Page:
Andrea Hall has joined Beaming Books as senior acquisitions editor. She was formerly editor at Albert Whitman & Company.
Betsy Burton and some of her partners are selling their majority interests in the King’s English Bookshop in Salt Lake City, UT, to Calvin Crosby, currently executive director of the California Independent Booksellers Alliance. Effective July 1, Crosby will join part-owner Anne Holman.
Oxford University Press will move their US warehouse and fulfillment operations to Ingram Distribution Solutions this fall. OUP has serviced fulfillment through their own 190,000-square-foot warehouse in Cary, NC, which will close. OUP USA president Niko Pfund tells PL, “We regularly review our warehouse and distribution sites across the world, to ensure that our space and logistics model is fit for purpose. By working with Ingram in this way, we’re confident that we’ll be able to meet the needs of our customers and prepare the Press for whatever lies ahead in future.” A spokesperson indicates that 34 people will be leaving OUP as a result of this change.
Other functions that operate out of the 70,000 square feet of office space in the same location will “relocate…to a local site in the Research Triangle region that is more fit for purpose” for those activities.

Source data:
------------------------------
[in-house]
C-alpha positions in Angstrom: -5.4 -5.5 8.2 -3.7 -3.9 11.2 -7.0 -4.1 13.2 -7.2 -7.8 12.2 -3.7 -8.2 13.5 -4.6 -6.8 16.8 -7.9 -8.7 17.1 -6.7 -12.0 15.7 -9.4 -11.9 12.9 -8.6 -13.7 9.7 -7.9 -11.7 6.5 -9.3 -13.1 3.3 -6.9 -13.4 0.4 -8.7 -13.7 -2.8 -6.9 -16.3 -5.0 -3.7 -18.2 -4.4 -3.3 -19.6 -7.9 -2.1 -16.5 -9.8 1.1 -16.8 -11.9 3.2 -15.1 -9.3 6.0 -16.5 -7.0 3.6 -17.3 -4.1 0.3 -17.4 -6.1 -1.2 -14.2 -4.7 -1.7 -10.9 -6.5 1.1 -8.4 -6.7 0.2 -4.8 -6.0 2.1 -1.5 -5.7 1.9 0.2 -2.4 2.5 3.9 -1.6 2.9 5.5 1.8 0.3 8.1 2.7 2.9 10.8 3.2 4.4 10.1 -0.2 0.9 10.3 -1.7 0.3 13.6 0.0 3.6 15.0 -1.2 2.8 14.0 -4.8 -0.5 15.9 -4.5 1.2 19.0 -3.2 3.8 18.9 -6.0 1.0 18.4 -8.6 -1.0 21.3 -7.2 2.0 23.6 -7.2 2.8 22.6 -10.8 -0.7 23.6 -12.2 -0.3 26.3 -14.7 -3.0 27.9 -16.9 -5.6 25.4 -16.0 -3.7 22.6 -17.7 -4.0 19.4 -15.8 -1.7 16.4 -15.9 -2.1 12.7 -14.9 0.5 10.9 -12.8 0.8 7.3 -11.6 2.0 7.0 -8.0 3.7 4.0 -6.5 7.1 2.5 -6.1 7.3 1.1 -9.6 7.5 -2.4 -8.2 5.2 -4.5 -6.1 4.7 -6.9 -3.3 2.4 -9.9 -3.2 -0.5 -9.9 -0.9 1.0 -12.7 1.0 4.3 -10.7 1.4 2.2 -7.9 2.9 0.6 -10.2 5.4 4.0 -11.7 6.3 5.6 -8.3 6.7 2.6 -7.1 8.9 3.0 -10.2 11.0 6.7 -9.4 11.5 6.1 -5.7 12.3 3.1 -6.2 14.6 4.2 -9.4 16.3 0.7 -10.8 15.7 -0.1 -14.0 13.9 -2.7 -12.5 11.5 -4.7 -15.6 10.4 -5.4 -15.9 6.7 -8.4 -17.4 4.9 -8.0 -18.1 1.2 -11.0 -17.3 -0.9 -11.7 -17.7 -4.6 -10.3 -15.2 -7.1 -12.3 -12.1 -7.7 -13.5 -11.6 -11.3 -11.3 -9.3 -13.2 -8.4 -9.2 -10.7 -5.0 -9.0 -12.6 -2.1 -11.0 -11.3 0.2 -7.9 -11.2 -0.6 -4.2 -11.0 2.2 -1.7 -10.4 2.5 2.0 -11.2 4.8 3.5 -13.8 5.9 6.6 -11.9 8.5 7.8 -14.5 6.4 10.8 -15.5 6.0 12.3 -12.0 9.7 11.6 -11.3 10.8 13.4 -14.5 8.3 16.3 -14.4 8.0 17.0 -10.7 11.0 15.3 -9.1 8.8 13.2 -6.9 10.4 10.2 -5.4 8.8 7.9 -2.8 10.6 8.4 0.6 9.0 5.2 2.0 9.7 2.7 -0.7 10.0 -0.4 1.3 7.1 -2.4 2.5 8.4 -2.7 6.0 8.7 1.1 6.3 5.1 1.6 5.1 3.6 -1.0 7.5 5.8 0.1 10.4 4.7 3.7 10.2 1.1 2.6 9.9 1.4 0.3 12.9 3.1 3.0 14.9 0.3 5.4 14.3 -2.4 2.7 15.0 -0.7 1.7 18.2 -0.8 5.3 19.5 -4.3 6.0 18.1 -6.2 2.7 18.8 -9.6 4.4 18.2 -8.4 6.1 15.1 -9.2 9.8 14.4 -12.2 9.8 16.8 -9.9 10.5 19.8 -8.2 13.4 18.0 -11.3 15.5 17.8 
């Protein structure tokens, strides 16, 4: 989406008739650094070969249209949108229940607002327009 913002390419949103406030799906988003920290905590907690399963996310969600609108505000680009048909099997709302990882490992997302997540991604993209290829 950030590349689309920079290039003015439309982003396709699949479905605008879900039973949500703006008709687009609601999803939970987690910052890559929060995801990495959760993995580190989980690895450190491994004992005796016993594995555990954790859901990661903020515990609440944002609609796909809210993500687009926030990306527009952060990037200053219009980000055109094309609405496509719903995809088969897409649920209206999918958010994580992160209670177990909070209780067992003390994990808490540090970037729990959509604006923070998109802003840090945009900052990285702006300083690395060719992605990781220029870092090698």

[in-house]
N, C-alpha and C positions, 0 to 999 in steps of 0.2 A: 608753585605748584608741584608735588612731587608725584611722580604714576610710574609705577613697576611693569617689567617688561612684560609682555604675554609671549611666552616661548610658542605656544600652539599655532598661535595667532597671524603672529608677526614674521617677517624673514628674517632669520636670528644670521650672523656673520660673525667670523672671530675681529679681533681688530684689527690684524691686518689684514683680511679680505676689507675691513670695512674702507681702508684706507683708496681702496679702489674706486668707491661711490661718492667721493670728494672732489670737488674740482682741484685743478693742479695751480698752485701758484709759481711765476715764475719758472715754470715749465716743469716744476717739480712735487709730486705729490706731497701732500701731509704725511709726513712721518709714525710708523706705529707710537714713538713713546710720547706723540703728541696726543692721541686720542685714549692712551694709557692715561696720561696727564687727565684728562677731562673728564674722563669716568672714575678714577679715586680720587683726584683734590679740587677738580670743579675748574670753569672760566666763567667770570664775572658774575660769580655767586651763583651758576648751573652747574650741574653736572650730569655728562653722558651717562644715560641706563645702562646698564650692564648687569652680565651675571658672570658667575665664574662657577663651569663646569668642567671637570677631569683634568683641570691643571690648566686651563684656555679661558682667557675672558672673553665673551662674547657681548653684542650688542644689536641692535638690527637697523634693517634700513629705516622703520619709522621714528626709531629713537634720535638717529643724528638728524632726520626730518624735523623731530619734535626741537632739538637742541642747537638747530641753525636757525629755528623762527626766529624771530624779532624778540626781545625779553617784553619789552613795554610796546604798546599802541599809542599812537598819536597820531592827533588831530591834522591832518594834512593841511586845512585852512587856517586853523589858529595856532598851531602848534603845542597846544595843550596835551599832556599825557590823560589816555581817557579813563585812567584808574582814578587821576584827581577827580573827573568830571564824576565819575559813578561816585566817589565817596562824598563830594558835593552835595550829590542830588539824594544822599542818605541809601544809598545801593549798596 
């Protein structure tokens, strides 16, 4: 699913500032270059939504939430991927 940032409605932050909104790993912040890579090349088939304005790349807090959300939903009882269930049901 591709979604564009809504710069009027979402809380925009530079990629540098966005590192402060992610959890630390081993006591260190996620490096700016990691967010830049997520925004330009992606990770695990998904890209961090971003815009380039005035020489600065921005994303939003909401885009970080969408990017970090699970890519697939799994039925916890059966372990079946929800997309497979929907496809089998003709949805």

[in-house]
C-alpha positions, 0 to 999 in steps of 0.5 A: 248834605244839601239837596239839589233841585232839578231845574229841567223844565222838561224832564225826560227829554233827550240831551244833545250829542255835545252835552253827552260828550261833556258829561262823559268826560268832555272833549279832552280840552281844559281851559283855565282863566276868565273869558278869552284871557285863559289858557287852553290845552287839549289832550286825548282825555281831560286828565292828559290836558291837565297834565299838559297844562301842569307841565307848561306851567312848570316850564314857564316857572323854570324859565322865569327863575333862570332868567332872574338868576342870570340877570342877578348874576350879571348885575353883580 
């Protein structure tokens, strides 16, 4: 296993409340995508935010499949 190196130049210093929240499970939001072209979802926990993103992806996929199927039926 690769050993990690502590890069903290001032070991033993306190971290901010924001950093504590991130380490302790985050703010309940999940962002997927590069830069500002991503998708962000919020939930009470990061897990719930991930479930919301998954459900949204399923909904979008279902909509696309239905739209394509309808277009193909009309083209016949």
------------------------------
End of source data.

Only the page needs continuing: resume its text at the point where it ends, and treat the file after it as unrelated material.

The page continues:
Damon Young won the 2020 Thurber Prize for American Humor for his memoir What Doesn’t Kill You Makes You Blacker.
The WSJ has comment from Simon & Schuster ceo Jonathan Karp and S&S imprint publisher Dana Canedy on the Mike Pence book acquisition that many staff oppose. Canedy notes, “I thought I might take some hits for acquiring the book but it might be a public service if it helps us understand this man and his administration.” In a two-and-a-half hour meeting with Pence when the book was being shopped, Canedy says, “I made the point that I believe regardless of your politics, everybody has the right to own their narrative and legacy, and he didn’t own it at that point. The Trump administration did. And that he had the right to tell his story.” She also “told him he would have to agree to rigorous editing,” the paper writes.
Karp adds, “We don’t want to be a niche publisher. The former vice president who got 74 million votes is representative of a broad range of people.” The WSJ reports, “Karp said one reason Simon & Schuster is comfortable publishing Mr. Pence is that the former vice president refused to take an action to overturn the election. ‘Look how he upheld his constitutional responsibilities on Jan. 6,’ Mr. Karp said.”
Meanwhile, former S&S ceo Jack Romanos remains proud of all the money he made for the company through Judith Reagan’s acquisition of Rush Limbaugh’s The Way Things Ought to Be. “‘I had a line of people outside my door begging me not to approve the acquisition,’ said Mr. Romanos. The book was a hit, and delivered a large portion of the profits that year.”